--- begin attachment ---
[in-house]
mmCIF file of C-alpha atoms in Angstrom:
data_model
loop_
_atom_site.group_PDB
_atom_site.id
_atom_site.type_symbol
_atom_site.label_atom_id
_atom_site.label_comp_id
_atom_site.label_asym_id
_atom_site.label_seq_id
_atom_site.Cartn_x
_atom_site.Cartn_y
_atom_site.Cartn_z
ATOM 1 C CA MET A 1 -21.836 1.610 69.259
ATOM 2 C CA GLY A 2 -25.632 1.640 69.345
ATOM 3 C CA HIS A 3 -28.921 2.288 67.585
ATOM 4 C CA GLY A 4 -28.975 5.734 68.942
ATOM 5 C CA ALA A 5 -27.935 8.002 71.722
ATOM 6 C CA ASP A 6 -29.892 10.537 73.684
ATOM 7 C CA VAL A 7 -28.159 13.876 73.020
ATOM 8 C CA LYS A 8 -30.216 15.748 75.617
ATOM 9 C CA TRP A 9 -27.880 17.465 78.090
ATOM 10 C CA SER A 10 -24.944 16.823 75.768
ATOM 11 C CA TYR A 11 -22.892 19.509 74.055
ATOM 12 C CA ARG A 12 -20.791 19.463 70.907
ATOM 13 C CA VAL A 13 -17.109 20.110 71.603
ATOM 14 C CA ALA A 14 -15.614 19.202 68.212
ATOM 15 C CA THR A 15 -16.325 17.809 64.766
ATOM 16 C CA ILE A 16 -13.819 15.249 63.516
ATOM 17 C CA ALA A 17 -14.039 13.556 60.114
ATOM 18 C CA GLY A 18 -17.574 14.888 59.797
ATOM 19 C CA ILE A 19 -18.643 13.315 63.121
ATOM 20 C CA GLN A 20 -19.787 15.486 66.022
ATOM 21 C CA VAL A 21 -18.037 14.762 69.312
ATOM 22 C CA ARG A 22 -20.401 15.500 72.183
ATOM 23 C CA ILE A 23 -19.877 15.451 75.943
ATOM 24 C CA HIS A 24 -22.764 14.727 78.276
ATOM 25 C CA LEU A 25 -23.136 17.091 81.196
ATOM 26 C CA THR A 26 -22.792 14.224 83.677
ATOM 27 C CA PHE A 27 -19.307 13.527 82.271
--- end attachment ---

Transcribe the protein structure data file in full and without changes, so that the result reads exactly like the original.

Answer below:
[in-house]
mmCIF file of C-alpha atoms in Angstrom:
data_model
loop_
_atom_site.group_PDB
_atom_site.id
_atom_site.type_symbol
_atom_site.label_atom_id
_atom_site.label_comp_id
_atom_site.label_asym_id
_atom_site.label_seq_id
_atom_site.Cartn_x
_atom_site.Cartn_y
_atom_site.Cartn_z
ATOM 1 C CA MET A 1 -21.836 1.610 69.259
ATOM 2 C CA GLY A 2 -25.632 1.640 69.345
ATOM 3 C CA HIS A 3 -28.921 2.288 67.585
ATOM 4 C CA GLY A 4 -28.975 5.734 68.942
ATOM 5 C CA ALA A 5 -27.935 8.002 71.722
ATOM 6 C CA ASP A 6 -29.892 10.537 73.684
ATOM 7 C CA VAL A 7 -28.159 13.876 73.020
ATOM 8 C CA LYS A 8 -30.216 15.748 75.617
ATOM 9 C CA TRP A 9 -27.880 17.465 78.090
ATOM 10 C CA SER A 10 -24.944 16.823 75.768
ATOM 11 C CA TYR A 11 -22.892 19.509 74.055
ATOM 12 C CA ARG A 12 -20.791 19.463 70.907
ATOM 13 C CA VAL A 13 -17.109 20.110 71.603
ATOM 14 C CA ALA A 14 -15.614 19.202 68.212
ATOM 15 C CA THR A 15 -16.325 17.809 64.766
ATOM 16 C CA ILE A 16 -13.819 15.249 63.516
ATOM 17 C CA ALA A 17 -14.039 13.556 60.114
ATOM 18 C CA GLY A 18 -17.574 14.888 59.797
ATOM 19 C CA ILE A 19 -18.643 13.315 63.121
ATOM 20 C CA GLN A 20 -19.787 15.486 66.022
ATOM 21 C CA VAL A 21 -18.037 14.762 69.312
ATOM 22 C CA ARG A 22 -20.401 15.500 72.183
ATOM 23 C CA ILE A 23 -19.877 15.451 75.943
ATOM 24 C CA HIS A 24 -22.764 14.727 78.276
ATOM 25 C CA LEU A 25 -23.136 17.091 81.196
ATOM 26 C CA THR A 26 -22.792 14.224 83.677
ATOM 27 C CA PHE A 27 -19.307 13.527 82.271